Cancer charities and patients have urged health bosses to think again after they decided a life prolonging cancer drug is still too expensive to be routinely offered on the NHS.
The National Institute for Health and Care Excellence (NICE) has again recommended the breast cancer treatment Kadcyla, which costs £90,000 per patient “does not work well enough to justify its high cost”.
Research has shown the drug can extend the life of some breast cancer patients when compared to other treatments.
Charities say Kadcyla can extend life by on average nine months.
Bonnie Fox from Croydon was 37 when she was diagnosed with both primary and secondary cancer 18 months ago. Her son Barnaby was just four months old.
She told Sky News that while Herceptin is currently working for her, she feels cheated that she does not have the option of moving onto Kadcyla.
“This year we’ve had an amazing year, we’ve got married, me and my husband, and Kadcyla could give me plenty more of that, could give me, more family holidays with my child, more quality time.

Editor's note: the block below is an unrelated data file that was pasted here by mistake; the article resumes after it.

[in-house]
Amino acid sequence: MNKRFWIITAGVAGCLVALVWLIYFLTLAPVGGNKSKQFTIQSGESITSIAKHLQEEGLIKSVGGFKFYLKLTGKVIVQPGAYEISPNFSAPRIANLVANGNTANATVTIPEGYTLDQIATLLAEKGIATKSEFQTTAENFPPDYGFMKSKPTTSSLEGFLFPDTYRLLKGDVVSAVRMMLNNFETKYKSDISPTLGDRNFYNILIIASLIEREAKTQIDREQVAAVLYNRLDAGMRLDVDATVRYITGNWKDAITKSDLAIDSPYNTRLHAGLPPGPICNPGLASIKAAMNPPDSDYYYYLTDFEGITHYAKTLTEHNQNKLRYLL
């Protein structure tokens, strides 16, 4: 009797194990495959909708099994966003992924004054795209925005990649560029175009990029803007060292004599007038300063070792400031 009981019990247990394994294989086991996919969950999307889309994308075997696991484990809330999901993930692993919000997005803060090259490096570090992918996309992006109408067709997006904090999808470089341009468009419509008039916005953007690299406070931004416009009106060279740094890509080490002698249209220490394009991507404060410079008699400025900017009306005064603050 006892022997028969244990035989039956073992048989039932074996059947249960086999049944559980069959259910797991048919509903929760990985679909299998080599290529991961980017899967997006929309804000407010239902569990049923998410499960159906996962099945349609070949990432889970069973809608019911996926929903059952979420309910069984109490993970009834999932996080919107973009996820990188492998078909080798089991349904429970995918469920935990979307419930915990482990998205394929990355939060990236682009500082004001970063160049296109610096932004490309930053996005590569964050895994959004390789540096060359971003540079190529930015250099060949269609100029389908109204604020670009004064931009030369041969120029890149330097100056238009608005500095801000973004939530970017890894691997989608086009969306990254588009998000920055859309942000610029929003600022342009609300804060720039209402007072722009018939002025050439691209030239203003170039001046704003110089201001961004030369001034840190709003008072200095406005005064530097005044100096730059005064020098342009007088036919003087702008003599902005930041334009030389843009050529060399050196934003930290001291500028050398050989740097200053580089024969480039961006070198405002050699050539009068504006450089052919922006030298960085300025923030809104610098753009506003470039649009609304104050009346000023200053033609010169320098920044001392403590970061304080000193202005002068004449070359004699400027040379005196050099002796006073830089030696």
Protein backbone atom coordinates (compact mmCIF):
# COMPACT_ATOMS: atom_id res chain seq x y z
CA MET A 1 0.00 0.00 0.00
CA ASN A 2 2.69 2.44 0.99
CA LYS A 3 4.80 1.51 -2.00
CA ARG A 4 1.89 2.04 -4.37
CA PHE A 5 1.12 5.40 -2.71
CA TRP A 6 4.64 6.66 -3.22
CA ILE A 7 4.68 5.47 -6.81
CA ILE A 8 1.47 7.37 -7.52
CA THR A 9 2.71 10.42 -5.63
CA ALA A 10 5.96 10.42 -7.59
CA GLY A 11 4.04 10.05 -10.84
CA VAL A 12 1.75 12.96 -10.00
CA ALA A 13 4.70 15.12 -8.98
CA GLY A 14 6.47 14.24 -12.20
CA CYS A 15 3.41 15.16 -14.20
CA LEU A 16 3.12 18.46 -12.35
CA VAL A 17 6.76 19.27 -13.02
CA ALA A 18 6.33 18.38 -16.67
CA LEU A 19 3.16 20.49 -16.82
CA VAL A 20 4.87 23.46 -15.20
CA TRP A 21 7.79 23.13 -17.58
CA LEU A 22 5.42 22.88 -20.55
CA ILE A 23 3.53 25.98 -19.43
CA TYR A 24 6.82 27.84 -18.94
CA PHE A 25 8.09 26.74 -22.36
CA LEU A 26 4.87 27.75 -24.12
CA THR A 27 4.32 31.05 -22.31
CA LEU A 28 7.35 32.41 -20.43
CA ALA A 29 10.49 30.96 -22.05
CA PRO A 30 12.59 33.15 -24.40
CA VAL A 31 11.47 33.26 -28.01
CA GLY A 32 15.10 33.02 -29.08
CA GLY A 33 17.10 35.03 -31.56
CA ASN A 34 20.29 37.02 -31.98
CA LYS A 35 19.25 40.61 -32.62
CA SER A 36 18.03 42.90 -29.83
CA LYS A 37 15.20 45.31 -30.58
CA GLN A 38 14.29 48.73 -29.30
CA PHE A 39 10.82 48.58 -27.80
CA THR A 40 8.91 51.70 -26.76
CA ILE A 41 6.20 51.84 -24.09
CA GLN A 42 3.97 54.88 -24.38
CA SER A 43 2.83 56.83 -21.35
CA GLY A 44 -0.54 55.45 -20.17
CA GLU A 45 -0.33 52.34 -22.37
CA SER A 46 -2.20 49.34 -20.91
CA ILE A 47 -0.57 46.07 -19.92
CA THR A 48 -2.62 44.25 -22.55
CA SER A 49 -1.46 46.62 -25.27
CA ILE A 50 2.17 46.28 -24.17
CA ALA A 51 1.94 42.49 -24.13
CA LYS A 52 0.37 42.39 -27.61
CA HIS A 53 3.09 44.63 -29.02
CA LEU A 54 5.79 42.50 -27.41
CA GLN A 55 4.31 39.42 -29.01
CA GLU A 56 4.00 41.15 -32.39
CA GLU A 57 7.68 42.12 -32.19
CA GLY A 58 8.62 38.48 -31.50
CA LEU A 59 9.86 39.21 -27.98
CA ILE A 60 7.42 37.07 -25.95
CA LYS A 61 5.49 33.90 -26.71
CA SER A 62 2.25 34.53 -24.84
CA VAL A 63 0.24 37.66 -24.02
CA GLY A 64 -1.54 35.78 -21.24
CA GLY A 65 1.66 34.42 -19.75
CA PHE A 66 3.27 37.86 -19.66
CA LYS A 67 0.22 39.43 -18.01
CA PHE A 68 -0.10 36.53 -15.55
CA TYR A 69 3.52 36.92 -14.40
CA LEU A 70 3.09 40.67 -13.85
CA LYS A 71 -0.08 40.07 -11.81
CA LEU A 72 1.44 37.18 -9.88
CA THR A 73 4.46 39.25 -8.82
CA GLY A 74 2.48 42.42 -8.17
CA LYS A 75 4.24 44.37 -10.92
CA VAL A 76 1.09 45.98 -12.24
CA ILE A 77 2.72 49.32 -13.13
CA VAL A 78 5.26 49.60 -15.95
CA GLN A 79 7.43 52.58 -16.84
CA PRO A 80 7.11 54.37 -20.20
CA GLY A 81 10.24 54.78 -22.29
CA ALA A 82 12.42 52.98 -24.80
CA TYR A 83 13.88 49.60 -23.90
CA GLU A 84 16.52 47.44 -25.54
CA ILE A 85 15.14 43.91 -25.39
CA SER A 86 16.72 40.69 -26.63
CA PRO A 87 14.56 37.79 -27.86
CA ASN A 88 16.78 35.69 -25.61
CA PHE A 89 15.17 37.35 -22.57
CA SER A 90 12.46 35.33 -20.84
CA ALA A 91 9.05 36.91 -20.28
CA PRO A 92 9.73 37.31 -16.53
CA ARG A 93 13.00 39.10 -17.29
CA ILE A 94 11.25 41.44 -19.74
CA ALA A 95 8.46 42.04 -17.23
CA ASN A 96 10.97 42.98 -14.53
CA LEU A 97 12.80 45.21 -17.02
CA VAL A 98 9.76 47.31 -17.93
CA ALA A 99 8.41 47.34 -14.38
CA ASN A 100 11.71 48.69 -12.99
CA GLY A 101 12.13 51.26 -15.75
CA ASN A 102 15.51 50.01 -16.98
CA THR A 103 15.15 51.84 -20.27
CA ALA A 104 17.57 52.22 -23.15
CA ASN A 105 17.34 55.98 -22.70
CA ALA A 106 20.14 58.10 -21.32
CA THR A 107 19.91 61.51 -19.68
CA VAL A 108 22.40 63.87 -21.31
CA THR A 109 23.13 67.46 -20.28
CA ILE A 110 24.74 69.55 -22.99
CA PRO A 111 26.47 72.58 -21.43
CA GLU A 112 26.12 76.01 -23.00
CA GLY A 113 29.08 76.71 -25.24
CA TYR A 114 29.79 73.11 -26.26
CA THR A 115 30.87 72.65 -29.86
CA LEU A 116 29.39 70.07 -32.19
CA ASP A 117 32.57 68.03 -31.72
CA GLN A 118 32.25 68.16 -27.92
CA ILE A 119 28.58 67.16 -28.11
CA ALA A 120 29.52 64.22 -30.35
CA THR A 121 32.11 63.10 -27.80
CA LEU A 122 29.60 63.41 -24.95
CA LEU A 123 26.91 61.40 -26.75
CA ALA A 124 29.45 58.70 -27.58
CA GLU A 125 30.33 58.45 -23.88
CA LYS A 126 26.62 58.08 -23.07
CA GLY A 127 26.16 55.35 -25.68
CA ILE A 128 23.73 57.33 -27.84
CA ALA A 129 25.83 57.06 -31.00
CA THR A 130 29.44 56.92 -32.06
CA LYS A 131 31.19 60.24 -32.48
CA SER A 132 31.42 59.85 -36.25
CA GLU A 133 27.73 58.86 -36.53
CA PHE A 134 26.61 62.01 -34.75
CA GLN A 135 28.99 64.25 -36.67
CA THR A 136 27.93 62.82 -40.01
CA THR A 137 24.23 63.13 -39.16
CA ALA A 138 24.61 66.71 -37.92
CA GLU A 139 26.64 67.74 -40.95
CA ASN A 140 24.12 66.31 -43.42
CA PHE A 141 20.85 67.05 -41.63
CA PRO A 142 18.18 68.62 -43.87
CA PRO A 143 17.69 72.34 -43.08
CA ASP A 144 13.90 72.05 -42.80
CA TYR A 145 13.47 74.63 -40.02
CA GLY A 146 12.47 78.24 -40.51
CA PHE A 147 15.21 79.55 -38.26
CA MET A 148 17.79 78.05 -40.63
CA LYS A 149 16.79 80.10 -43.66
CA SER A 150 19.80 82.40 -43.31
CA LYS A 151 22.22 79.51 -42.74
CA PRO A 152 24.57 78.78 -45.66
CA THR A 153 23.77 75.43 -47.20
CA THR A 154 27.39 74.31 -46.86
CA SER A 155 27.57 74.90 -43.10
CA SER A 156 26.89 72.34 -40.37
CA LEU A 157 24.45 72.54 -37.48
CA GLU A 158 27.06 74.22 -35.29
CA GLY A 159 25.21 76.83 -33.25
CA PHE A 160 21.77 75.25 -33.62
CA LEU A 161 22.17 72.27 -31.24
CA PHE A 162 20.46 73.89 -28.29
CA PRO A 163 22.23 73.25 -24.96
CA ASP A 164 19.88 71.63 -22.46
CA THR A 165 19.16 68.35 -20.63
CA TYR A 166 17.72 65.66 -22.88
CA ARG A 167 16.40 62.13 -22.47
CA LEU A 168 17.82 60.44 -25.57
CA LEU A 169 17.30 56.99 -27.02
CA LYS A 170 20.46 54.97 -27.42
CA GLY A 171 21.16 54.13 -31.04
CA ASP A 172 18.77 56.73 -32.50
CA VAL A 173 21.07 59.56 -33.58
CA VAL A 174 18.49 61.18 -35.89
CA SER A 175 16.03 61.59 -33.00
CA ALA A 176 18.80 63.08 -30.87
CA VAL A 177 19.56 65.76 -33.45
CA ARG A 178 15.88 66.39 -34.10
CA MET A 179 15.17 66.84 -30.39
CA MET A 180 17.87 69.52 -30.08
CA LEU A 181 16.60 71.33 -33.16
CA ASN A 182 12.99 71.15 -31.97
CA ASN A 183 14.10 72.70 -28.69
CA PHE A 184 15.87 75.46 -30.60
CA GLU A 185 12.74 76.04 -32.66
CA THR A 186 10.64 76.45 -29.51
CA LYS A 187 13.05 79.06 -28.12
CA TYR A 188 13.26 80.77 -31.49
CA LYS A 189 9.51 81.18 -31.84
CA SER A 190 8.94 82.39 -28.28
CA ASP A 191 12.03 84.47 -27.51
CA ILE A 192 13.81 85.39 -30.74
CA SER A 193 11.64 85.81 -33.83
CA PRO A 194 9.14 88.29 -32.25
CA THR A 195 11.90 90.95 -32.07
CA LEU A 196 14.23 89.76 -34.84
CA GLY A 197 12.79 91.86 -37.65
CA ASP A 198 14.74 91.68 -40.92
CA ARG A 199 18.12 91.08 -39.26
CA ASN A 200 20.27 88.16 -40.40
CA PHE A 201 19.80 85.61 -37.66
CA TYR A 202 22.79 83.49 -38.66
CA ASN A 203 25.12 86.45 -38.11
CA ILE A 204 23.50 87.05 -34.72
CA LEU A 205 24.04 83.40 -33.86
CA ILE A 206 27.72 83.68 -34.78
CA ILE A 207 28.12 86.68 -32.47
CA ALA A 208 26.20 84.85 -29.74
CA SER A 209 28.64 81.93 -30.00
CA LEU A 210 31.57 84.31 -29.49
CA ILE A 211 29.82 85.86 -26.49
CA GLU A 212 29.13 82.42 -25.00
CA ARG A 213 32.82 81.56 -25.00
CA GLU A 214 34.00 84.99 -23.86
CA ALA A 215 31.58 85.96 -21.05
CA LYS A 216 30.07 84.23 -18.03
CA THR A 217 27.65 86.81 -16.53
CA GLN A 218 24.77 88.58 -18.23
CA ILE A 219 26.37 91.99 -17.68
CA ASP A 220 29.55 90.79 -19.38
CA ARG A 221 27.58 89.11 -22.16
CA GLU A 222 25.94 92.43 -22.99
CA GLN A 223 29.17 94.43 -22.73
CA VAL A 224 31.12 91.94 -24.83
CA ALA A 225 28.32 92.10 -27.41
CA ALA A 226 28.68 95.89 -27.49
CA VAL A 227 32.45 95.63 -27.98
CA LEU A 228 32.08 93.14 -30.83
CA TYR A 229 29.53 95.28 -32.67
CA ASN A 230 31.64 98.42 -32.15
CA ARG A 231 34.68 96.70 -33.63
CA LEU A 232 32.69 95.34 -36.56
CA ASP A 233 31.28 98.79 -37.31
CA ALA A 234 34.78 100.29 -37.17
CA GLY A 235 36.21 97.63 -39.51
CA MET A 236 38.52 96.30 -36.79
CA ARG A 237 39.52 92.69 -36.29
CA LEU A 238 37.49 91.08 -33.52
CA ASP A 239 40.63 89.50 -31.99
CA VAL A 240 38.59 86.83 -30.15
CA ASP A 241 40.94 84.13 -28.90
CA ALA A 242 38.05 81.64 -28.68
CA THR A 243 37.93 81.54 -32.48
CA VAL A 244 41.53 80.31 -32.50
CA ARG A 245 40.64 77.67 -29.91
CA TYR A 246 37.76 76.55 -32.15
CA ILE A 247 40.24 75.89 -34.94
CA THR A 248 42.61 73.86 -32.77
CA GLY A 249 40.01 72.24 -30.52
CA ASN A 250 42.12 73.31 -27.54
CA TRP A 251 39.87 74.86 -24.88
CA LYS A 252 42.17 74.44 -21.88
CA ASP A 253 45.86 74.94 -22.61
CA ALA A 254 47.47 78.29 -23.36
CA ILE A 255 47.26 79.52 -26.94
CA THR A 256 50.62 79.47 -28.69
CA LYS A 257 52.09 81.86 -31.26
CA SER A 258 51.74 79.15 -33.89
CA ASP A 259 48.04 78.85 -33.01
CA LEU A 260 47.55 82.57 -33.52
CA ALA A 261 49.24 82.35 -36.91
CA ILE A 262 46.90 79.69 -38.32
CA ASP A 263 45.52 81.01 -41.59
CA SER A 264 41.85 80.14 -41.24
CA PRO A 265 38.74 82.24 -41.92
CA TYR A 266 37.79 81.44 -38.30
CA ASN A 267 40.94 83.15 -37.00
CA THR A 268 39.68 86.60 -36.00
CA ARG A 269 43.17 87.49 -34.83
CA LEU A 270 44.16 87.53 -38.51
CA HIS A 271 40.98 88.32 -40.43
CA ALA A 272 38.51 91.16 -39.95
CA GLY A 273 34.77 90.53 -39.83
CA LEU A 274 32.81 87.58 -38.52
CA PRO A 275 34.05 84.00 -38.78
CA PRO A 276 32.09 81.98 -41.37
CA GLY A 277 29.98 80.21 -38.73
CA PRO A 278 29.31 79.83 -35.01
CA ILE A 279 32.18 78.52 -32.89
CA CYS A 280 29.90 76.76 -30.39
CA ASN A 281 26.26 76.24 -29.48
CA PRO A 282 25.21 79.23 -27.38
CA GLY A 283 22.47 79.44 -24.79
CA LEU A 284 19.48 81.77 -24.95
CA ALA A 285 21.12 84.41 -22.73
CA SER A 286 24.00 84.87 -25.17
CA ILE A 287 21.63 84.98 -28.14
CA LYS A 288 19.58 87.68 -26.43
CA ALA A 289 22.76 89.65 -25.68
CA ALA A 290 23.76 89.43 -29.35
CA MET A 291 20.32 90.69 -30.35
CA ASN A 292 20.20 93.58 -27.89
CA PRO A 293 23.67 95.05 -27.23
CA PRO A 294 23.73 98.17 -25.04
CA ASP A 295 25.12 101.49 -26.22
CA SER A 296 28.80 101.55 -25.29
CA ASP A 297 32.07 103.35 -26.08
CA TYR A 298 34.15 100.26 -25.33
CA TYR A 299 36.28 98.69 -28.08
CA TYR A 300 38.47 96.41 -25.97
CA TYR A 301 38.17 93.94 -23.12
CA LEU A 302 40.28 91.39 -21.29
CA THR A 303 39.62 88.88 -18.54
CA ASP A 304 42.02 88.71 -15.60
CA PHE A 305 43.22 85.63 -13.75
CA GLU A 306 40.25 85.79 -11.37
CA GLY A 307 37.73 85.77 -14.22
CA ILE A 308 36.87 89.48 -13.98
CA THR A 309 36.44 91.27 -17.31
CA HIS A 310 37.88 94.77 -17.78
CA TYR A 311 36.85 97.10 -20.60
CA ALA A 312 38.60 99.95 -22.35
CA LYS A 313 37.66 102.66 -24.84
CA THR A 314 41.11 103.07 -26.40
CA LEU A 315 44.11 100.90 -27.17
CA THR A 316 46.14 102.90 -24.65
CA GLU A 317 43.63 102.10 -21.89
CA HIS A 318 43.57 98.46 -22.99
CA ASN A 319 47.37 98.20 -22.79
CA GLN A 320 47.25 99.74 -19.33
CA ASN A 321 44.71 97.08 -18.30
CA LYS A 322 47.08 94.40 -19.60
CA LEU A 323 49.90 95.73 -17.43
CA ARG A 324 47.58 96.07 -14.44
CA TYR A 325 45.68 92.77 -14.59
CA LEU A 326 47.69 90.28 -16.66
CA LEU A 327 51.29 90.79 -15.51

“My goal is to see him get to school, Kadcyla could be the difference between seeing my child go to school, and that’s not something you could ever put a price on.”
Cancer charities have also urged NICE to think again.
Baroness Delyth Morgan, Chief Executive at Breast Cancer Now, said: “This disastrous decision is a huge setback for the treatment of advanced breast cancer. Kadcyla offers significant and precious extra time for women with incurable cancer in great need of hope, and we mustn’t let it slip away.”
In Scotland health authorities also decided that the drug did not offer enough value for money but the manufacturer Roche has pointed out that globally many countries have bought into their product.
Baroness Morgan added: “NICE and Roche’s inability to find a compromise is seeing secondary breast cancer patients left abandoned.
“Responsibility lies on both sides, and such reckless brinkmanship is unfortunately about to rip away one of the best breast cancer drugs in years from patients in desperate need of a lifeline.”
NICE has invited patients, charities and health professionals to submit their views as part of a consultation on Kadcyla ahead of a final decision next year.